It’s more than sad.
We all feel blue from time to time. It’s natural to get down after a difficult or stressful life experience – a rough break-up, the passing of a loved one, the loss of a job or an unexpected change in circumstance.
But depression is more than sad. It’s like a thick fog that disrupts your thinking, feeling and behaviour and warps your perception of yourself and the world around you. Depression is experienced differently by different people. Sometimes, it can emerge from a mix of issues or experiences, but sometimes there’s no obvious catalyst. Gone untreated, depression can have tragic outcomes.
The good news is, there’s plenty you can do to manage your depression. Remember the fog can clear. And we’re here to show you how.
What you might not know about depression
About 1 in 10 people will experience depression in their lifetime
Women are twice as likely to develop depression
Over half of people diagnosed with depression also suffer from anxiety
60% of people who die by suicide suffer from depression or a related mood disorder
Physical exercise has been found to have a significant antidepressant effect
To confront depression, you have to recognise what it looks like. People tend to experience depression symptoms differently. However, depression will likely include a combination of the following symptoms, over an extended period of time.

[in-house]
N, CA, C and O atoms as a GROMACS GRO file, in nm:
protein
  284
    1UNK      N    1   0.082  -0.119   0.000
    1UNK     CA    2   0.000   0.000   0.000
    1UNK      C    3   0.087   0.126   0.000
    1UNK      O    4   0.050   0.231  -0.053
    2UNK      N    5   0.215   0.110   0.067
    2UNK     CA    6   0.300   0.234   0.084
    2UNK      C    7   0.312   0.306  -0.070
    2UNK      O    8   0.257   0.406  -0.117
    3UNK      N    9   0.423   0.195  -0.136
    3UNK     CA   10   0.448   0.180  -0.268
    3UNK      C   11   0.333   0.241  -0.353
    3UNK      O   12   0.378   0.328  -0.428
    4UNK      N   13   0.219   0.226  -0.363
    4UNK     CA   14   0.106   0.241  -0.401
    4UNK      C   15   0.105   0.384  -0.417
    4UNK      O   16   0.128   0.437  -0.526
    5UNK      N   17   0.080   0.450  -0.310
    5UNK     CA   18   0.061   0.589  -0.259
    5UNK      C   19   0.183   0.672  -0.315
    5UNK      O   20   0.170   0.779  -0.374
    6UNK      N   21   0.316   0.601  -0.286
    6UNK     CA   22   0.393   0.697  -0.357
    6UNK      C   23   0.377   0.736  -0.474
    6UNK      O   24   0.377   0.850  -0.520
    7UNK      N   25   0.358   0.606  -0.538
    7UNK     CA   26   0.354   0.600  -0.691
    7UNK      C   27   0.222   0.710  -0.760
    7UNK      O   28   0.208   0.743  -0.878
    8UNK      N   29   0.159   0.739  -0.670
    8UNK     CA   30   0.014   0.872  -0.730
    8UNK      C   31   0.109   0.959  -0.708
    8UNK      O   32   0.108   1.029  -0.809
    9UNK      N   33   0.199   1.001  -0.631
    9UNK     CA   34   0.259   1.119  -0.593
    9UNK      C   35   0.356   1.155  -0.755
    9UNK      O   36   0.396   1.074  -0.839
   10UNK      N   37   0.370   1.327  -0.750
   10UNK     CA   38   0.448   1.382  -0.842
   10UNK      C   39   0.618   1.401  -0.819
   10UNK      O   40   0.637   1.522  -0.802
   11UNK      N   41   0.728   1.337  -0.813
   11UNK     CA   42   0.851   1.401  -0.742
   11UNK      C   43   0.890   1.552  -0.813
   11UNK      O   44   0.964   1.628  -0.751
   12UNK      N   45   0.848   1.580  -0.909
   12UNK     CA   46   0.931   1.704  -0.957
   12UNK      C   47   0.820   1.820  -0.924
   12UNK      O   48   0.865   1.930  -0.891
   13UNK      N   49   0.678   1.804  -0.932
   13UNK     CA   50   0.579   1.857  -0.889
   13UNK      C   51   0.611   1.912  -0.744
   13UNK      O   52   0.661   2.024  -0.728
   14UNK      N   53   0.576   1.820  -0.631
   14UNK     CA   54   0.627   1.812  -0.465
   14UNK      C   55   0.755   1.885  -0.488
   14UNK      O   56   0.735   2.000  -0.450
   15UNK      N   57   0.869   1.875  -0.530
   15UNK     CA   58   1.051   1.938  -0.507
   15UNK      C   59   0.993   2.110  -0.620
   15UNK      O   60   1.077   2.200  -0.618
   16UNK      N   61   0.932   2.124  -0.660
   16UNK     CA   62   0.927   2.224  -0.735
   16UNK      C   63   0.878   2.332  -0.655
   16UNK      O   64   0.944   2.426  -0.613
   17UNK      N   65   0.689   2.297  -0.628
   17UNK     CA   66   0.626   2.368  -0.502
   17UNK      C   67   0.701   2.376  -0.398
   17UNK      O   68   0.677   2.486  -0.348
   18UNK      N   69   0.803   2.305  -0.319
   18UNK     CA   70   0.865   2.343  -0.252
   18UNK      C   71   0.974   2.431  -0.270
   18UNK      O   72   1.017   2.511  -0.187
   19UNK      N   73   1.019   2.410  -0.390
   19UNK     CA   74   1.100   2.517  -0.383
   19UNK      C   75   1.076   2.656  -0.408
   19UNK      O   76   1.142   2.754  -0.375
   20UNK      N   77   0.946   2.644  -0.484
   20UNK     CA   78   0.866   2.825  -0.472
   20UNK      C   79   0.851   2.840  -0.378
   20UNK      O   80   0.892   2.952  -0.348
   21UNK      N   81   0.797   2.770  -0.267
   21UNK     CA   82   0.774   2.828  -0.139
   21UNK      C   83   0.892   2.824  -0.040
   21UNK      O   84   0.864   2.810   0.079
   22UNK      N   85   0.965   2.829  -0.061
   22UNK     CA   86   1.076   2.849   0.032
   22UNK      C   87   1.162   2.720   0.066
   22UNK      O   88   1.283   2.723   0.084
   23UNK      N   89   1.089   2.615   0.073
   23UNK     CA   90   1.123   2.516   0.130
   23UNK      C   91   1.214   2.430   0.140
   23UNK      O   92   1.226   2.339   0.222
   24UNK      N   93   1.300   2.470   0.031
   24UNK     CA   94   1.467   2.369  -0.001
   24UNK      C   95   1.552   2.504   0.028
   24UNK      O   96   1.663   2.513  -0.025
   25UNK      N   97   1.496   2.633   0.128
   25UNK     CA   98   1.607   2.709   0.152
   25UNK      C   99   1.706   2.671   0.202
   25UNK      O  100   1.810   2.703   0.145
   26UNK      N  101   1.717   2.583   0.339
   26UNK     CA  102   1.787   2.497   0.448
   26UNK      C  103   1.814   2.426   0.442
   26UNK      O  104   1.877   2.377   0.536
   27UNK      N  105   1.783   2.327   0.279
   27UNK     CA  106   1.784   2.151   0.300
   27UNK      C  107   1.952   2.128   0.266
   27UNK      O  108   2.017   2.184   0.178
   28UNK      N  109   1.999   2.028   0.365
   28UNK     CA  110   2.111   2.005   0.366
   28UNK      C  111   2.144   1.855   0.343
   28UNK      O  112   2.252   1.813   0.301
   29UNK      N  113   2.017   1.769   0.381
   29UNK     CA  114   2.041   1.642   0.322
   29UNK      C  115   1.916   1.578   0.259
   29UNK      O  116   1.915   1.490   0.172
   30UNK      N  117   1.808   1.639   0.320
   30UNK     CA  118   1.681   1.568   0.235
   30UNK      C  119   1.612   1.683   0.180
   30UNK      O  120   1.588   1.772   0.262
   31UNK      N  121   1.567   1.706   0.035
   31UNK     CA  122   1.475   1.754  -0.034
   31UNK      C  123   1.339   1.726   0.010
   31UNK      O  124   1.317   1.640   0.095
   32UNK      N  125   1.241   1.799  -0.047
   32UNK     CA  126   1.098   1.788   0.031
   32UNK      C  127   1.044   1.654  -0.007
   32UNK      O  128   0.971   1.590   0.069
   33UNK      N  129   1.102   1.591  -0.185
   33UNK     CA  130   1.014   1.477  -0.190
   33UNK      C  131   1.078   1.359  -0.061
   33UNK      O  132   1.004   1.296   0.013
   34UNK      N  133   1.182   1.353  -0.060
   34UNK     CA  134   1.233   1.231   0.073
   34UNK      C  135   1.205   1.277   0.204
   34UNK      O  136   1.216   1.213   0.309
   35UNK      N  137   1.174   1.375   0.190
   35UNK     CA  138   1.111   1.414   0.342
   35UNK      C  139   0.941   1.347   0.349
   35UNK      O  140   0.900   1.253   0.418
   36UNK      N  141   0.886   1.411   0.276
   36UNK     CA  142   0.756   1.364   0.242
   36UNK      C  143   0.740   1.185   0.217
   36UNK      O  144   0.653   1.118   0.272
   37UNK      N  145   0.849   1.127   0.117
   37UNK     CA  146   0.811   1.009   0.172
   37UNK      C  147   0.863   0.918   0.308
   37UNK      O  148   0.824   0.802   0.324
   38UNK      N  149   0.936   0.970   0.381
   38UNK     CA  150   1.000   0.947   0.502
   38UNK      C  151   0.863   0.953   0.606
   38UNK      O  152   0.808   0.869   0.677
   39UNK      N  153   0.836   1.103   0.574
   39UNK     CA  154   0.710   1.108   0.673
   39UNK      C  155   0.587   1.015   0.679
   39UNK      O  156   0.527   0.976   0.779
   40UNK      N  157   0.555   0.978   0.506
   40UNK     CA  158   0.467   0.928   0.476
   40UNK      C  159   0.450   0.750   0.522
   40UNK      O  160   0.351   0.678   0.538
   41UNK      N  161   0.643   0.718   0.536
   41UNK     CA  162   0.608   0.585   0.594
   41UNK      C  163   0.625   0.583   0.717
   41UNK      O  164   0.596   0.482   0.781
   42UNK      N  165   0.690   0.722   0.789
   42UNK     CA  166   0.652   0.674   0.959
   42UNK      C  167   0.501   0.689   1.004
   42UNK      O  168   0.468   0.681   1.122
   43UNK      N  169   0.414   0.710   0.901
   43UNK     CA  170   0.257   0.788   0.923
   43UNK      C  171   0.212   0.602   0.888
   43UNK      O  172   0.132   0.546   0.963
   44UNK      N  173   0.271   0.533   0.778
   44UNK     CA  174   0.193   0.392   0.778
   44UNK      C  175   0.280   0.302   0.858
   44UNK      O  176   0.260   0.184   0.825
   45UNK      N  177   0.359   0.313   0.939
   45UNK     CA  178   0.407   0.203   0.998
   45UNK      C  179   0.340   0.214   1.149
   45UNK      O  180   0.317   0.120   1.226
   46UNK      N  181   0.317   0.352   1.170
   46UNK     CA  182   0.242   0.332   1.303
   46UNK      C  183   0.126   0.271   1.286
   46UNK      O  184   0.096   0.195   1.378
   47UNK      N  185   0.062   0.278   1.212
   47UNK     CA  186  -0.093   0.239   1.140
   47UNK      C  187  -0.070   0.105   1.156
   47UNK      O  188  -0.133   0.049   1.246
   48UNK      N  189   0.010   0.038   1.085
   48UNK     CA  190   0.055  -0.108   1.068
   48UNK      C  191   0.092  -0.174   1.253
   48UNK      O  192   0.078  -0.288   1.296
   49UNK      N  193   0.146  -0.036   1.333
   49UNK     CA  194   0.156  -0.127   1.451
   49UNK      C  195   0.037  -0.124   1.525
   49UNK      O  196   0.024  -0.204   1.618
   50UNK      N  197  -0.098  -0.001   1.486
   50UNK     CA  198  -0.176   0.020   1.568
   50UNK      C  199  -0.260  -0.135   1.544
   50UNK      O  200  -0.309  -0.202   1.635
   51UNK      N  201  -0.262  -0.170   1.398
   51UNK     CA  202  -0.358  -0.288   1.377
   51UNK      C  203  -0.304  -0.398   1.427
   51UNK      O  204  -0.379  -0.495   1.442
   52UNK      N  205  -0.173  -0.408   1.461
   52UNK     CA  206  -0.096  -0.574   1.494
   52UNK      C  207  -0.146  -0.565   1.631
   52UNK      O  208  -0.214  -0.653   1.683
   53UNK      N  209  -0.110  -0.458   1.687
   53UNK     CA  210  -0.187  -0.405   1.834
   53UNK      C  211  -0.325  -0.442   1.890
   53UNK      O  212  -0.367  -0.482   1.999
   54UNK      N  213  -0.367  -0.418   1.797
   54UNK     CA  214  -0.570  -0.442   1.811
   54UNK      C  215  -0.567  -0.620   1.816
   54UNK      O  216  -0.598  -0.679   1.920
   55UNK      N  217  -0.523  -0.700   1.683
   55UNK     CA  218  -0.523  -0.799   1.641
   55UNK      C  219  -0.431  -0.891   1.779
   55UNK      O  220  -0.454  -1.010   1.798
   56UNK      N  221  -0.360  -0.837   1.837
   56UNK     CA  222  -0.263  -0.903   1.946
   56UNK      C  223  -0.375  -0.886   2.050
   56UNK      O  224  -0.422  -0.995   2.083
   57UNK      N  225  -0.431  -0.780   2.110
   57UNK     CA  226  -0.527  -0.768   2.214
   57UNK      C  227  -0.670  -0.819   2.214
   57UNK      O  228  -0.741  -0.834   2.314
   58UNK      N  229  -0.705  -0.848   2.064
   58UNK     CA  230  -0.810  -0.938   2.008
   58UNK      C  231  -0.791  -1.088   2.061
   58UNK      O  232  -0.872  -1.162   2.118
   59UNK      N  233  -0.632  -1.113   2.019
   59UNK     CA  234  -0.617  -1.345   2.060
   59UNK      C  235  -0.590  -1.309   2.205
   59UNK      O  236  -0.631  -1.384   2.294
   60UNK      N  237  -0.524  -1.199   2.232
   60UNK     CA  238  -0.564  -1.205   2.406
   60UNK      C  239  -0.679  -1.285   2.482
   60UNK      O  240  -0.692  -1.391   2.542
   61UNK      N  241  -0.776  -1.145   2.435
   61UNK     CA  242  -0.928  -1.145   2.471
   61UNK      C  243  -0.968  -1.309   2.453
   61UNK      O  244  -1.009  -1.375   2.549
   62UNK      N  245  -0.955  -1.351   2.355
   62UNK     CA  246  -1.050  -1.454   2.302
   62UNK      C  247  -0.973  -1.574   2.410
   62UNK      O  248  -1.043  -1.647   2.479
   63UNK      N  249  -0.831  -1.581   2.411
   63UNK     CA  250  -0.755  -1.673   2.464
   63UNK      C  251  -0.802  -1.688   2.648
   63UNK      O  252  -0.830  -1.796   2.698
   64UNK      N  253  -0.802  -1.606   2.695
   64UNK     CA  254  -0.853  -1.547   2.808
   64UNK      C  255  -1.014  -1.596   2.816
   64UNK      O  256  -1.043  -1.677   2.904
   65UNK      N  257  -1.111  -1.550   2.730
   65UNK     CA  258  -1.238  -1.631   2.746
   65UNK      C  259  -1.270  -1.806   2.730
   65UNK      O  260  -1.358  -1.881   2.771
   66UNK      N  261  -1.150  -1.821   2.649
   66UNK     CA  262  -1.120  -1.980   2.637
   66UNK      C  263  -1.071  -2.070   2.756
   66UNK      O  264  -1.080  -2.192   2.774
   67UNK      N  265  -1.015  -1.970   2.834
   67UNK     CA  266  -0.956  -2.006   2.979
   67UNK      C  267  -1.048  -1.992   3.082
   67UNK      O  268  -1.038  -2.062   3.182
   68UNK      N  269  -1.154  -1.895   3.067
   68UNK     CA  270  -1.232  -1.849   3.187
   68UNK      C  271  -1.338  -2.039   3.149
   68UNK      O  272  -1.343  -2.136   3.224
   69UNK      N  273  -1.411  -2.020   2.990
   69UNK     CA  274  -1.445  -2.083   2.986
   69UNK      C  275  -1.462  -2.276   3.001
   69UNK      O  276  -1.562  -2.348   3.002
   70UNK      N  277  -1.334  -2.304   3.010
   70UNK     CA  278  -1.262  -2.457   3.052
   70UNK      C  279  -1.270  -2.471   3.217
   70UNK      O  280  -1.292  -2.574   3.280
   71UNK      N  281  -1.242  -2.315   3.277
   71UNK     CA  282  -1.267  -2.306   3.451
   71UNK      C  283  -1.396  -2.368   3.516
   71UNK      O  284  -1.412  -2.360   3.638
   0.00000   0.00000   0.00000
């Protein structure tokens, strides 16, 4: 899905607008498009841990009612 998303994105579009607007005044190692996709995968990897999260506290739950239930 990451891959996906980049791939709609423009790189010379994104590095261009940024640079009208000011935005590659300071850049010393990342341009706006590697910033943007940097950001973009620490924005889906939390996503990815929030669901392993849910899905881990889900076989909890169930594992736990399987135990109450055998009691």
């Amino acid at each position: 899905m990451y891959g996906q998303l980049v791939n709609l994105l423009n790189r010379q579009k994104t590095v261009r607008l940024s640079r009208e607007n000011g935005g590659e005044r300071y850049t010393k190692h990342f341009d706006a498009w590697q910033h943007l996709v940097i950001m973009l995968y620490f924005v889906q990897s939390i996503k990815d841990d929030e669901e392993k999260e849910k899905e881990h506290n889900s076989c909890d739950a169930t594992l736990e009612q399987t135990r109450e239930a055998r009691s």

Feelings of emptiness, worthlessness & hopelessness or feeling numb.
Oversleeping or not sleeping much.
Loss of energy, constantly tired & lethargic.
Overeating or loss of appetite.
Loss of enjoyment
(in socialising, activities, food, sex or things that would normally “spark joy”)
Causes of depression
Contemporary understandings of depression make space to acknowledge a biological component – but current research has also revealed depression might be a result of many of our deep, psychological needs going unmet. These needs are largely related to social and personal disconnection.
Disconnection from others
When did you last feel truly connected to others?
Disconnection from meaningful work
Do you enjoy your job and does it give you some sense of control and purpose?
Disconnection from meaningful values